Children of the Cocteau Twins

Revival of a Cultish, Cool Sound

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Children of the Cocteau Twins

It’s been 35 years since composer Angelo Badalamenti unleashed his dreampop–influenced Twin Peaks film score on the world. But few know that the 4AD collective This Mortal Coil, featuring members of the Cocteau Twins and Dead Can Dance, served as the inspiration for his “Mysteries of Love,” as well as “Floating into the Night,” sung by filmmaker David Lynch’s dream-pop protégé Julee Cruise. Lynch had wanted to include the Cocteau’s haunting version of Tim Buckley’s “Song to the Siren” on the soundtrack, but producer Dino DeLaurentis refused to shell out the $50,000 licensing fee. So Badalamenti was left to create something equally as moody.

That influential soundtrack helped to spur interest in dreampop, and it coincided with the release of Heaven or Las Vegas (4AD/Relativity), the Cocteau Twins’ sixth and final studio album on the landmark alternative label. It also was the band’s most commercially successful release—Heaven or Las Vegas is included in the 2005 book 1001 Albums You Must Hear Before You Die.

The Cocteau Twins—vocalist Elizabeth Frazer, guitarist and drum machine programmer Robin Guthrie, and multi-instrumentalist Simon Raymonde (who replaced fellow co-founder and bassist Will Heggie in 1983)—formed in Grangemouth, Scotland in 1979. The band’s ethereal sound, built around Frazer’s Goth-tinged operatic vocals (which often included random foreign words) and Raymonde’s shimmering guitar tones, stood out in the pop-and-punk heavy 80s—Siouxsie and the Banshees were an early influence. The band became known for beautiful songs that seem to drift on the airwaves and that feature such fey titles as “Pearly Dewdrops Drop,” “Lazy Calm” and “Cherry-Coloured Funk.” The Cocteaus split in 1997, but have reunited on occasion and continue to record solo. You can hear Frazer on The Lord of the Rings Trilogy soundtracks, with trip-hop purveyors Massive Attack and nuevo-folk artist Sam Lee’s 2020 album The Moon Shines Bright. Guthrie composes film scores and is a frequent collaborator with synth-wiz Harold Budd. Raymonde has recorded dozens of artists on his own Bella Union label.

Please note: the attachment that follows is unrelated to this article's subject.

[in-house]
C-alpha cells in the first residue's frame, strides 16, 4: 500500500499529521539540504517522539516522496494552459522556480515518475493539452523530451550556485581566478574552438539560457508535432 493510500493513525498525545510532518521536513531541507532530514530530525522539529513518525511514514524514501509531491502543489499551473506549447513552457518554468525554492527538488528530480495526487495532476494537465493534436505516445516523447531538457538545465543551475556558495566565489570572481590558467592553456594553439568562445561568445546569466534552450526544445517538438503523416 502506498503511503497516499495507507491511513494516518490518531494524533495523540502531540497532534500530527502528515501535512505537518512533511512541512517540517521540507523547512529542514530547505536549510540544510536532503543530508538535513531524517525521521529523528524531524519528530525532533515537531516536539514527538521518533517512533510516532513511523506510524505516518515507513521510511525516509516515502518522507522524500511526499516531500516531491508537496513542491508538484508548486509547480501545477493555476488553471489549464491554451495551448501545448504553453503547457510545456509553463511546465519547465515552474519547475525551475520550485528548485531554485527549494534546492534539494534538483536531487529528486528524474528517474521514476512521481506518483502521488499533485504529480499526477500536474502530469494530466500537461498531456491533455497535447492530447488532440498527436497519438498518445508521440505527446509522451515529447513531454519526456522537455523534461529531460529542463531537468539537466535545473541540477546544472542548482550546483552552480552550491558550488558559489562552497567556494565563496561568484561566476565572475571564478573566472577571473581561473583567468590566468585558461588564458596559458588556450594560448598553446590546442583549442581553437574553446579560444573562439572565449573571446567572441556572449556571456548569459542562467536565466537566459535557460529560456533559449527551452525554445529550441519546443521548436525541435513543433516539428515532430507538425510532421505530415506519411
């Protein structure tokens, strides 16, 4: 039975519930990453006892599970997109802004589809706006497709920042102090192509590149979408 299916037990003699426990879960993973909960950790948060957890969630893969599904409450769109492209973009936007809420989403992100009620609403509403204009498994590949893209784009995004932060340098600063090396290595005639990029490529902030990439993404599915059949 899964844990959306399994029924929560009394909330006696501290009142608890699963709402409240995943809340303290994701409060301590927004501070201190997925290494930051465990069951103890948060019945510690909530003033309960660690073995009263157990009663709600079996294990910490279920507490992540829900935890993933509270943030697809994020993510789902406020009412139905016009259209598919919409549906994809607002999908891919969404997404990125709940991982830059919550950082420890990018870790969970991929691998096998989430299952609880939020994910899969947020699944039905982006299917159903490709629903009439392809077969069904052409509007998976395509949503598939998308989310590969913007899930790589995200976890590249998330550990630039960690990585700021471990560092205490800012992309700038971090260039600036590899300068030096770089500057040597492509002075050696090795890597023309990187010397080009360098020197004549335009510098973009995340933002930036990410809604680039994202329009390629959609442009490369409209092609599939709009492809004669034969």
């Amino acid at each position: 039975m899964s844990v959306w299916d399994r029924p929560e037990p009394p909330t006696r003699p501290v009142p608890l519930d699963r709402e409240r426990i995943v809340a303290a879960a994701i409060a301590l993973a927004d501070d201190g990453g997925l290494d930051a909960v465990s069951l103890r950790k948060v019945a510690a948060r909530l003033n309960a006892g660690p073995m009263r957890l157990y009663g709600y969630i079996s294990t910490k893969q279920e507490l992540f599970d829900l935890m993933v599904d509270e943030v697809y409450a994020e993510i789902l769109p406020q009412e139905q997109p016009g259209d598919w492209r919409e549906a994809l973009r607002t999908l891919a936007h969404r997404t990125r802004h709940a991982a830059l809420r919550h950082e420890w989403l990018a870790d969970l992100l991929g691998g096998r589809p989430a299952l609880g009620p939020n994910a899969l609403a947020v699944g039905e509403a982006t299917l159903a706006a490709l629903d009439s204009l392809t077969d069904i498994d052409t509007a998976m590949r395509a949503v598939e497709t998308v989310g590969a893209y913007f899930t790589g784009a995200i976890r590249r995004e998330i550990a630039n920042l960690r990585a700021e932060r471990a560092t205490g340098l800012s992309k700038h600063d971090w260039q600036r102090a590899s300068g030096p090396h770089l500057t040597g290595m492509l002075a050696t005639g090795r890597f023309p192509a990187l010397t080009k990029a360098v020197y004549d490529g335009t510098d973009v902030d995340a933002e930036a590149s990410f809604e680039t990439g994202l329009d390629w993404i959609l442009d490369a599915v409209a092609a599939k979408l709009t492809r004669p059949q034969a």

In 2018, 4AD remastered and reissued the Cocteau Twins catalog on vinyl. The releases, thanks to spacious reverberant atmospherics and precise production, are ripe for audiophiles. A good starting point is the 1985 compilation The Pink Opaque. The band’s oeuvre helped pave the way for much of the alt-pop music of the past four decades, including dreampop, shoegaze, emo, and trip-hop—no Cocteau Twins, no Beach House. In 2002, a pair of tribute albums—Dark Treasures (Cleopatra) and Half-Gifts (Dewdrops)—paid homage to the Cocteaus. Those featured DIIV, Godbox, Trance to the Sun, and Ringo Deathstar, among others.

Here are five more artists that have fallen under the spell of the Cocteau Twins:

Massive Attack cranks out richly textured trip-hop that features guest spots by the likes of Mazzy Starr’s Hope Sandoval and the experimental pop of TV on the Radio’s Tunde Adebimpe. Cocteau vocalist Elizabeth Frazer—who recorded “Teardrop” on the band’s 1998 album Mezzanine—hit the road with Massive Attack in 2019, despite her aversion to the stage.

Sufjan Stevens recorded the Twin Peaks ballad “Mysteries of Love” for 2017’s Call Me by Your Name soundtrack. The dreamy Cocteau inflections are in keeping with his often wistful musings (see 2017’s underrated Planetarium).

My Bloody Valentine was contemporaneous with latter-day Cocteaus and showed how seamlessly shoegazing bands emerged from their shadow. Such MBV albums as 1991’s Loveless had a real edge, thanks to a wash of buzzsaw guitars, but the detached hipster vibe of vocalist/guitarists Bilinda Butcher and Kevin Shields are sympatico with the Cocteau Twins.

Tamaryn has shifted toward commercial EDM sound of late, but the New Zealand singer and songwriter has amassed several albums steeped in the Cocteau Twins ethereal sound. Check out the title track to 2015’s Cranekiss (Kemado). 

Slowdive released the shoe- gazing masterpiece Souvlaki in 1998. The album features a pair of Cocteau-esque tracks produced by Brian Eno, who also contributed synthesizer, and the songs are stunning. In 2017, the band reunited for an eponymous album 22 years in the making. Hey, they don’t call themselves Slowdive for nothing.